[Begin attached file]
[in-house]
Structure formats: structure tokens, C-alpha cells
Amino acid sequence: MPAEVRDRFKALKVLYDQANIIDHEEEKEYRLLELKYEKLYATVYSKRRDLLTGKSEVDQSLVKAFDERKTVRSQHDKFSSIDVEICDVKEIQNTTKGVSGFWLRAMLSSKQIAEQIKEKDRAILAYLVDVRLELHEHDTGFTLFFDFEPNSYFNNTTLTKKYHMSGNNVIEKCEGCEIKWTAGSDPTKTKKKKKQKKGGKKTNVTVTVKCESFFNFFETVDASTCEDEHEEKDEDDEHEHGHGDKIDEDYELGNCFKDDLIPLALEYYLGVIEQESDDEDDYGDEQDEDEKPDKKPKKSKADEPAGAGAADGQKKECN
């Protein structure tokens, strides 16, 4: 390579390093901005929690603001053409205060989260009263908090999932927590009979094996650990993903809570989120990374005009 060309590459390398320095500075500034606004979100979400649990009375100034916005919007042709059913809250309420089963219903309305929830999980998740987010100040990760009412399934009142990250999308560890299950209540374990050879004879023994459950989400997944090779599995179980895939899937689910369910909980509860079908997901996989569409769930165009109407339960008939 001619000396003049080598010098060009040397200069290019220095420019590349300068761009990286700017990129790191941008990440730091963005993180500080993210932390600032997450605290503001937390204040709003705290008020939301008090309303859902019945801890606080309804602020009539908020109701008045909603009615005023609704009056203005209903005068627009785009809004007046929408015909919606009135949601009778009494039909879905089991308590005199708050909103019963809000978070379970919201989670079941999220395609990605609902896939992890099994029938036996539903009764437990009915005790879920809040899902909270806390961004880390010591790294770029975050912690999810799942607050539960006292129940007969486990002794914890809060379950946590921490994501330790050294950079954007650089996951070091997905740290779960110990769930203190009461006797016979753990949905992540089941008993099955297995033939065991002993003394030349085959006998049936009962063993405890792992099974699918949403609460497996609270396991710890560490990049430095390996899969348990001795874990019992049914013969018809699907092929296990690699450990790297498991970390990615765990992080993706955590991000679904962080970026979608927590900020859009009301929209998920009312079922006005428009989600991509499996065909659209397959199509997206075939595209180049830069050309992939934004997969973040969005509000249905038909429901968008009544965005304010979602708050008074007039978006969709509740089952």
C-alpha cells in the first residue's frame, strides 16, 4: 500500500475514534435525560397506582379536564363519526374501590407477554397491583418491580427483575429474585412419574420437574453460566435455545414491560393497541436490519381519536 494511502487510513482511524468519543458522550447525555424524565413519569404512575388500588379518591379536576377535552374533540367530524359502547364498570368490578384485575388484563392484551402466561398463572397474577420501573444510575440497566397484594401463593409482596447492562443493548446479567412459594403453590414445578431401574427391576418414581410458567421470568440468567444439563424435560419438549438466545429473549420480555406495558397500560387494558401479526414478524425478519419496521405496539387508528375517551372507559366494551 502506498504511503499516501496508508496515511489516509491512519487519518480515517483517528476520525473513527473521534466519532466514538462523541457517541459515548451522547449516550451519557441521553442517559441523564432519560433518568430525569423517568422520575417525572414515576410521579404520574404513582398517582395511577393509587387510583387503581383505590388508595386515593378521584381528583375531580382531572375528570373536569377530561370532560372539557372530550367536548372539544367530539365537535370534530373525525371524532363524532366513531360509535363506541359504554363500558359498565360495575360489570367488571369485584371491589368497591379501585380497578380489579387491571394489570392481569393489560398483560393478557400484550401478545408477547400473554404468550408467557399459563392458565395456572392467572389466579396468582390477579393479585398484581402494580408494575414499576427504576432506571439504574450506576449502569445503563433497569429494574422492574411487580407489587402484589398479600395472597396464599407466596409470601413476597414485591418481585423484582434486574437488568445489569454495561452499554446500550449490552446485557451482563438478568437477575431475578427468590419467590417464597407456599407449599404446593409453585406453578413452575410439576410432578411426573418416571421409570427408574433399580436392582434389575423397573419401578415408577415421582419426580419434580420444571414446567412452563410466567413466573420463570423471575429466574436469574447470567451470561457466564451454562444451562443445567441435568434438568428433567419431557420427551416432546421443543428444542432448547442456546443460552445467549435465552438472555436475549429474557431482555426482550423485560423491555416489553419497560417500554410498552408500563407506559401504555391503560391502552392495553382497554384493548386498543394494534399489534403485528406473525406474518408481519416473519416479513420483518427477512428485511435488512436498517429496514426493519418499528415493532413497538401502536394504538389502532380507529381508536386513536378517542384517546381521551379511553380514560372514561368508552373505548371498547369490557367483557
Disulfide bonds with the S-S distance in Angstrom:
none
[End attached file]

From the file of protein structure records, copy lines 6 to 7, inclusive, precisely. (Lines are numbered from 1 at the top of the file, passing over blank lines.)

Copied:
Disulfide bonds with the S-S distance in Angstrom:
none